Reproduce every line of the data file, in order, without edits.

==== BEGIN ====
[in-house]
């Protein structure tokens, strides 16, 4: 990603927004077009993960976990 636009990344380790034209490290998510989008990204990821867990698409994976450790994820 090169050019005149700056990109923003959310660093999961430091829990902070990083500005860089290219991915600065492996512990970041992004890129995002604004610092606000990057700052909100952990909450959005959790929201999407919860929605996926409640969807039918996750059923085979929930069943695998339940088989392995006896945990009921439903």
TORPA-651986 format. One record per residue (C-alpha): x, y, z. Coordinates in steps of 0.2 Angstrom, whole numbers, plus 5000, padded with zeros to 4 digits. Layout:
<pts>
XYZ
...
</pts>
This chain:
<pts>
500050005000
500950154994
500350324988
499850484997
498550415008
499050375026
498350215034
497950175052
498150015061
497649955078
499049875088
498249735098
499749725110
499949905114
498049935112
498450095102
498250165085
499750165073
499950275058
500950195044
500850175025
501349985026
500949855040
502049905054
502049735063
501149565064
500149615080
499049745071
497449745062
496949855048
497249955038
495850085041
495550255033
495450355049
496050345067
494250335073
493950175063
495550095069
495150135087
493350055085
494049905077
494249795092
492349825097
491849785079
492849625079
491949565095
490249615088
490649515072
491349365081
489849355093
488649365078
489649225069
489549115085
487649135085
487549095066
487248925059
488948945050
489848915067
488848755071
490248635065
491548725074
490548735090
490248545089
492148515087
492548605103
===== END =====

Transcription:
[in-house]
């Protein structure tokens, strides 16, 4: 990603927004077009993960976990 636009990344380790034209490290998510989008990204990821867990698409994976450790994820 090169050019005149700056990109923003959310660093999961430091829990902070990083500005860089290219991915600065492996512990970041992004890129995002604004610092606000990057700052909100952990909450959005959790929201999407919860929605996926409640969807039918996750059923085979929930069943695998339940088989392995006896945990009921439903």
TORPA-651986 format. One record per residue (C-alpha): x, y, z. Coordinates in steps of 0.2 Angstrom, whole numbers, plus 5000, padded with zeros to 4 digits. Layout:
<pts>
XYZ
...
</pts>
This chain:
<pts>
500050005000
500950154994
500350324988
499850484997
498550415008
499050375026
498350215034
497950175052
498150015061
497649955078
499049875088
498249735098
499749725110
499949905114
498049935112
498450095102
498250165085
499750165073
499950275058
500950195044
500850175025
501349985026
500949855040
502049905054
502049735063
501149565064
500149615080
499049745071
497449745062
496949855048
497249955038
495850085041
495550255033
495450355049
496050345067
494250335073
493950175063
495550095069
495150135087
493350055085
494049905077
494249795092
492349825097
491849785079
492849625079
491949565095
490249615088
490649515072
491349365081
489849355093
488649365078
489649225069
489549115085
487649135085
487549095066
487248925059
488948945050
489848915067
488848755071
490248635065
491548725074
490548735090
490248545089
492148515087
492548605103